So, lets get into that and see if we can not easily reverse engineer the speedometer easily. Remember, we are in a much more faster/louder environment and may be working with different forms of fluid data. I mean it is all the same “form” but what I mean by that is the way its all changing. Anyway, moving from the technical aspect, regardless; we need to make sure that we keep our eyes on the data that might seem close to us. So if we inspect the rows in the screenshot below, you notive that all of them change, and if we mess with the spedometer, no row gets add, nothing is stayying the same for us to match it- so we need to actually work a bit differently. Instead of watching if something changes from a static 01 or 00 to a newer value or if a row gets added, we just have to closely analyze the row we suspect might be changing the most.
There is one thing interesting literally hiding in plain sight especially if you are running a live demo you should be able to see. Do you see it? There is a specific row that only has one uniquely placed changing ID. So let me guide you a bit.
1: Notice how each row ends in a changing byte which fluxiates its speed if we just sit idle. Well, okay- cool.
2: When you look at the rows that all have one singular changing byte, where is it located? At the very end.
3: Now pay attention to rows that have a changing byte somewhere other than the end of the row and actually look to see if they have an ending byte that changes. You will notice that every single one has a changing set of bytes placed either in the middle or the end or the start of the row. But here is where things get wacky. Every row that has a changing byte set ends in a changing byte set, but, the only row that doesnt is the ID 4ED
There is a changing byte set there, but it is only changing in the middle of 3 sets of bytes on the left and right side and the start of the left row with the end of the right row do not have a changing set of bytes. It is only the 4th position smack in the middle of the left and right side. This can be a target for us so lets go ahead and actually mess with the speedometer.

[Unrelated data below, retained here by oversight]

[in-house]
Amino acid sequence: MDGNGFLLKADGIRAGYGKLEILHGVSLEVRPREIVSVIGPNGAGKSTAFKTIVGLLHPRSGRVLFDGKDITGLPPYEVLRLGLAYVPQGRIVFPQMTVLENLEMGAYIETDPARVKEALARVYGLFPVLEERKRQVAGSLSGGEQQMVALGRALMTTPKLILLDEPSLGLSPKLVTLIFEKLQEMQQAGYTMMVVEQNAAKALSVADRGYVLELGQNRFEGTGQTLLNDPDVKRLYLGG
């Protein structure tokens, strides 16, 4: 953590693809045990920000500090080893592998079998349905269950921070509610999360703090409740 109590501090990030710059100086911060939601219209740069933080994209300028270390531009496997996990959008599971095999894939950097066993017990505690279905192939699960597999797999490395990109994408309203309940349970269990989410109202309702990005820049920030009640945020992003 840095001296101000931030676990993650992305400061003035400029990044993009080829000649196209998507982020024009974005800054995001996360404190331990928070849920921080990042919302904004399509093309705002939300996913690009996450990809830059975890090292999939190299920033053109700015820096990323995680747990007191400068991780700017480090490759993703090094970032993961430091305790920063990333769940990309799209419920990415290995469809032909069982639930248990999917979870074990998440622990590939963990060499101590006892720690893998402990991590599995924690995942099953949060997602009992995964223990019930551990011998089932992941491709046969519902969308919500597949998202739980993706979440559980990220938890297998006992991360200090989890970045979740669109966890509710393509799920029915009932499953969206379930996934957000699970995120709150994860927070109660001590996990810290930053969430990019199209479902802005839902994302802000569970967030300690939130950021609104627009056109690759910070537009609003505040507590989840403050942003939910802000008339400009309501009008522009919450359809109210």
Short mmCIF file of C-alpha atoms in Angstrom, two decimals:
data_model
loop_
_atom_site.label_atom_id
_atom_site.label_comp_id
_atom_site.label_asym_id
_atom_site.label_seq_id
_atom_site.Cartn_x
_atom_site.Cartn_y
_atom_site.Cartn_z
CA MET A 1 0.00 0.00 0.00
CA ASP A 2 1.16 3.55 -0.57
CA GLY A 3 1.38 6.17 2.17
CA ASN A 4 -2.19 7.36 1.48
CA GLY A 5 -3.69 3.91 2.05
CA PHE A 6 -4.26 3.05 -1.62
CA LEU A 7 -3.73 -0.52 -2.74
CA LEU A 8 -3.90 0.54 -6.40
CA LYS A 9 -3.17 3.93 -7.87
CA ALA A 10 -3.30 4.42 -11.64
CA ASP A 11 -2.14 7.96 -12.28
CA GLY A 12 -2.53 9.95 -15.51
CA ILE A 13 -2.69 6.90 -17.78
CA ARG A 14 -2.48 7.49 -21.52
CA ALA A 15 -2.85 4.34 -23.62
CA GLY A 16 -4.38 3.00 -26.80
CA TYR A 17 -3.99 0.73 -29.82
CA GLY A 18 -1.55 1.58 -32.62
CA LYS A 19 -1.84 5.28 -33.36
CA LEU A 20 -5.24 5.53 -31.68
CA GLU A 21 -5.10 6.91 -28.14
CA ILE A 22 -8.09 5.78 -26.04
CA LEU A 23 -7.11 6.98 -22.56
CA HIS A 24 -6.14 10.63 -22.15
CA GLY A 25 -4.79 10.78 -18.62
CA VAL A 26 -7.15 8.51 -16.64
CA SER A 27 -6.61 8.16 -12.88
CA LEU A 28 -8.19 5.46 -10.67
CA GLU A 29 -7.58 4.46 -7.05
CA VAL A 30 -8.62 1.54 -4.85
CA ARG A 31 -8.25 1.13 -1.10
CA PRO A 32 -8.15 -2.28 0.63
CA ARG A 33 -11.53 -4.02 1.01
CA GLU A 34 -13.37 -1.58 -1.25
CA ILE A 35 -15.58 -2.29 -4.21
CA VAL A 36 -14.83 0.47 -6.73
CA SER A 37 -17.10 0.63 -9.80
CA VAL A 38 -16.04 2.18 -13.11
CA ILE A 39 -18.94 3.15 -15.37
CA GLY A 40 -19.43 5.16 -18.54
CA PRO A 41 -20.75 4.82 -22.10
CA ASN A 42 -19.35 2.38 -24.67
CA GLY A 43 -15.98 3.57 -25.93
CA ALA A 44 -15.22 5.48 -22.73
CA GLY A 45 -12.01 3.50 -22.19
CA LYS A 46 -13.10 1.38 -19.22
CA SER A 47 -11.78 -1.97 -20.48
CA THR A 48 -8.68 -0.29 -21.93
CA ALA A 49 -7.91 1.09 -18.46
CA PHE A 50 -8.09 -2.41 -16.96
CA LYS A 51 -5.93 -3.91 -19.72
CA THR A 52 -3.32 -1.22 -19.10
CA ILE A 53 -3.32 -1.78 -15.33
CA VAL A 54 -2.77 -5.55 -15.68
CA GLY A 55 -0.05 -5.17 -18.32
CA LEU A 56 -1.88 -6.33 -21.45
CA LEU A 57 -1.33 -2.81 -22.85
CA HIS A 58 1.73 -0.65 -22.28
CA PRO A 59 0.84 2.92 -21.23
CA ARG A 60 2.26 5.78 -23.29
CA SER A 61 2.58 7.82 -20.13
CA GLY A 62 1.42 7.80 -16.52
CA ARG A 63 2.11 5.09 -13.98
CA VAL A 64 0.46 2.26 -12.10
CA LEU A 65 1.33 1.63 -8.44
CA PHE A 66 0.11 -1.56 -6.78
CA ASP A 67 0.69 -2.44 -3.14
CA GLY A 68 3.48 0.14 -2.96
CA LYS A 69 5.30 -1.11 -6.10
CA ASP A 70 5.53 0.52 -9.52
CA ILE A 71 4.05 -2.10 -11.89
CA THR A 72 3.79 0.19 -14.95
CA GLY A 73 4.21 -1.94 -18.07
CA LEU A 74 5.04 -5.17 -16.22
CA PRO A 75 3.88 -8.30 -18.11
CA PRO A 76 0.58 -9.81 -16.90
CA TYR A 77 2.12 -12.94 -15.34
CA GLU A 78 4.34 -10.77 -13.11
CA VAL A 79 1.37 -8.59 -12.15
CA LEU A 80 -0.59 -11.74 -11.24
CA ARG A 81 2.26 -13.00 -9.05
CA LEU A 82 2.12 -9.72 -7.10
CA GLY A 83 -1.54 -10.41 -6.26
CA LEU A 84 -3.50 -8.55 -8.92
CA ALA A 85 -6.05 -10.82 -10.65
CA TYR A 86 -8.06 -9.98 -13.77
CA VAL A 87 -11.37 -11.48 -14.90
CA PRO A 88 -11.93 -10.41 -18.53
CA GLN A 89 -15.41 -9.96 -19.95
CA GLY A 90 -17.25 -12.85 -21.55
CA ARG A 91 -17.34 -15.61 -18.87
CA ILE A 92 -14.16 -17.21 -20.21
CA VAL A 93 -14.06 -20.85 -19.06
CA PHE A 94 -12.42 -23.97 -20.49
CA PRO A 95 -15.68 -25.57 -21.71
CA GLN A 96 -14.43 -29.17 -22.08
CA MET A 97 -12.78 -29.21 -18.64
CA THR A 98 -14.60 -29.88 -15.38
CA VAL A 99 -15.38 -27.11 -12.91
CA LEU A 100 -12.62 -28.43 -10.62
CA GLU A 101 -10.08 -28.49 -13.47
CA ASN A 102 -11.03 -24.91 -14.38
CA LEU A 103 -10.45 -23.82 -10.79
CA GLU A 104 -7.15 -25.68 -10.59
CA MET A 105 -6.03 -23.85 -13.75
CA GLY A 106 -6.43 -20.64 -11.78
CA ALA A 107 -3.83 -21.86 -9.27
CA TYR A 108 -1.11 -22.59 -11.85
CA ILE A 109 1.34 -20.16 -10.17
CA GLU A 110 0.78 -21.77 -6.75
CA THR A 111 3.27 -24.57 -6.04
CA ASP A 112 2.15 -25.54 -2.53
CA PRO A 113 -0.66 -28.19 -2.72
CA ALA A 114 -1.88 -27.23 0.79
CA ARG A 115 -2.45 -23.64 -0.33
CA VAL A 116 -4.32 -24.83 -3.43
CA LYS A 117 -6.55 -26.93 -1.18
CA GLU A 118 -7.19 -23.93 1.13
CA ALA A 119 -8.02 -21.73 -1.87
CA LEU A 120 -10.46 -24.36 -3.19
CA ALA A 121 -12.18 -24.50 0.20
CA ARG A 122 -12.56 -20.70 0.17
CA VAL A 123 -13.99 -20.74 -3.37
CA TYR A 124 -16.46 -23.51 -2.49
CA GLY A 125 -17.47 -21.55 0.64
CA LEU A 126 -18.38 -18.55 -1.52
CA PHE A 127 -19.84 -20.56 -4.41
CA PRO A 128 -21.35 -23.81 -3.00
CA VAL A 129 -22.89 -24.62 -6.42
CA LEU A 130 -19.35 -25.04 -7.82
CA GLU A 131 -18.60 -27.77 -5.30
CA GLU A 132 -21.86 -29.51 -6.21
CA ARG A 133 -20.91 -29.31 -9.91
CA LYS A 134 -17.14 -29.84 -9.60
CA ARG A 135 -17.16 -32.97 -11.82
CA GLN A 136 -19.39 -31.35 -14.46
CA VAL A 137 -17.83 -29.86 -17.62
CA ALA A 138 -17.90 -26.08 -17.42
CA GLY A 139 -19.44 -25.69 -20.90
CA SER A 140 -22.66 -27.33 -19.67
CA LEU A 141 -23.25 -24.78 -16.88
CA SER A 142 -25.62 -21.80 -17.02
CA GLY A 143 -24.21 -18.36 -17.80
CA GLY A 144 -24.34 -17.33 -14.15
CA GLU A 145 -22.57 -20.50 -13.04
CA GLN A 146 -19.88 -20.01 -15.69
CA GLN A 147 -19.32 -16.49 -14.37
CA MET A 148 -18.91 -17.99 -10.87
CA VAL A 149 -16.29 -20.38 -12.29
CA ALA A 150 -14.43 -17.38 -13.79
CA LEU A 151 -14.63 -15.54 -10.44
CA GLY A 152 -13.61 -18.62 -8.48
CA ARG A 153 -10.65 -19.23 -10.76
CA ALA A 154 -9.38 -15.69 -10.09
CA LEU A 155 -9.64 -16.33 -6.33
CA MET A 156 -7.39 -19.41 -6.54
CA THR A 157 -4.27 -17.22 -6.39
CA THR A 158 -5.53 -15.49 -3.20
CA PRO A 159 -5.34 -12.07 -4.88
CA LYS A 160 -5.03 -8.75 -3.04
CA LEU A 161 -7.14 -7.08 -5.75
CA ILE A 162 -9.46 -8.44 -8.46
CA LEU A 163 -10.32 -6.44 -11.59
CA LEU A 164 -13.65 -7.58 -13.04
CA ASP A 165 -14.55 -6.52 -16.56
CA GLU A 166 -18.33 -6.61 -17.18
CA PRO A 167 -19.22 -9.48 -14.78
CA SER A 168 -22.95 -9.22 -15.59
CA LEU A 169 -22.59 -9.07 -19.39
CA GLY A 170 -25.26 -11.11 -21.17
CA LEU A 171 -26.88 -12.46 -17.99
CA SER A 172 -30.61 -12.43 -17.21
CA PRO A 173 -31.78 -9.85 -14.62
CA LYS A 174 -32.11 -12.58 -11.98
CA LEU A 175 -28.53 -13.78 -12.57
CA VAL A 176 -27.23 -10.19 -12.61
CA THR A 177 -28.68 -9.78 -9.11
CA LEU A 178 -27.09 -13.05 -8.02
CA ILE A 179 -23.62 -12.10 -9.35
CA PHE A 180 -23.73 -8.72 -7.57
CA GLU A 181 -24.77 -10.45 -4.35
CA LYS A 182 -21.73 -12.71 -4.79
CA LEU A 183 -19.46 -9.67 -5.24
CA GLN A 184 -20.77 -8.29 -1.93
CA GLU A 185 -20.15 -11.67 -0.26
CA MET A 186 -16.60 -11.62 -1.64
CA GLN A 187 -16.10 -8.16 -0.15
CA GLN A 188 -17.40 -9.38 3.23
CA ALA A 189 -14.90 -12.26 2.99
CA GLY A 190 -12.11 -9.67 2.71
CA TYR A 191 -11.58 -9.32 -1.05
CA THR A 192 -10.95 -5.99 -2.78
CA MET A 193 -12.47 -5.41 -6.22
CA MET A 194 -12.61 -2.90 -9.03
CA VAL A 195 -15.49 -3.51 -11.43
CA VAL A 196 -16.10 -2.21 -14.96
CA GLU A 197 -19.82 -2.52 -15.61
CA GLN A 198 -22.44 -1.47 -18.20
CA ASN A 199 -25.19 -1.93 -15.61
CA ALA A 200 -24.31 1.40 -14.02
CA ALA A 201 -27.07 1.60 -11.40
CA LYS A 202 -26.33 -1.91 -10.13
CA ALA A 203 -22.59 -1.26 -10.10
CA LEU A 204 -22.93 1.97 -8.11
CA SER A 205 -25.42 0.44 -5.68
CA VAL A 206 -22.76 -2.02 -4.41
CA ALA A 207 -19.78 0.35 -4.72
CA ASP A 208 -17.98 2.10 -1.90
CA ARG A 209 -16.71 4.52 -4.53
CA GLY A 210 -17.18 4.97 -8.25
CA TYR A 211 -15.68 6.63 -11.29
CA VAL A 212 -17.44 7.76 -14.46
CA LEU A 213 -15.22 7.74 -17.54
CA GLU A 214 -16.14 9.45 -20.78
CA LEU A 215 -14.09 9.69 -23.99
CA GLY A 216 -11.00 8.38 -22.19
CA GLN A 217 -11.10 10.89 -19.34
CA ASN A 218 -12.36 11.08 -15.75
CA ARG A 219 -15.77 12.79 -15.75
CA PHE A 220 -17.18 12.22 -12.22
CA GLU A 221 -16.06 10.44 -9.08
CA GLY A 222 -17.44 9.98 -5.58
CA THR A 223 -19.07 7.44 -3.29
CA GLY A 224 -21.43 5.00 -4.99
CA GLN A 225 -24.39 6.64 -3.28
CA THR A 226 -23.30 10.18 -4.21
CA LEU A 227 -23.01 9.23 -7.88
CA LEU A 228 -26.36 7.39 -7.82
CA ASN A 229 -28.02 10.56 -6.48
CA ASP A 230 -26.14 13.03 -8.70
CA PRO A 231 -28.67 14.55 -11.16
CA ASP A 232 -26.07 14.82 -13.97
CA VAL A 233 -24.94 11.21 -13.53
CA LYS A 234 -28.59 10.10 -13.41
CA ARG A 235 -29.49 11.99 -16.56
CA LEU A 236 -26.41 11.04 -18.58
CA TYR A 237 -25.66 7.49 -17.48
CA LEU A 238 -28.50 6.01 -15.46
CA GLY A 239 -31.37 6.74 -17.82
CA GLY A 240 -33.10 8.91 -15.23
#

When accelerating and forcing the data to change we may notice that this data and row starts to change. If we pay attention to it closely, we can see the data change like so.
When inspecting the data on row 4ED you may have also noticed that the value on the right side of it starting with a D changes for every 10th increment. But wait, lets inspect this closer- every-time the needle on the speedometer reaches a new position on the speedometer, for example at each 20 and 40 the value will change- we have made a mistake during our research. But this is okay because the analysis still actually got us to understand that this value needed to change but was only read differently. So, lets go ahead and see if we can change this data a bit.
We know that every-time the network changes the value of the 5th set of bytes that it will increment by one every time a new 15 MPH increase is met. So we can go ahead and predict that setting that value to D3 will make the speedometer read 55 MPH.
Lets test this by throwing the cansend command into the loop. But wait, isn't that changing value going to be needed in order for this data to read properly on the network? No actually, we can pad this with a bunch of null bytes!
We can also force the speedometer past the allowed limit by adding Fto the value replacing 9. So, this looks like DF
Note: (this is like 6 + 9 because F is the 6th position in the support hexadecimal letters and 9 is the max. So add the maximum by the position of the second letter and vice versa then you have your values. So if we wanted our meter to read ≈225 || > ≈225, we would do 9 + 6 then multiply that by 15. This example has been shown below )
Congratulations! You have properly been able to break the speedometer on a car and broken past multiple nosier and extra layers of protection on the virtual simulator! Pretty cool huh?
Now, let us take the wheel for a second.
Reversing CAN — Building It Yourself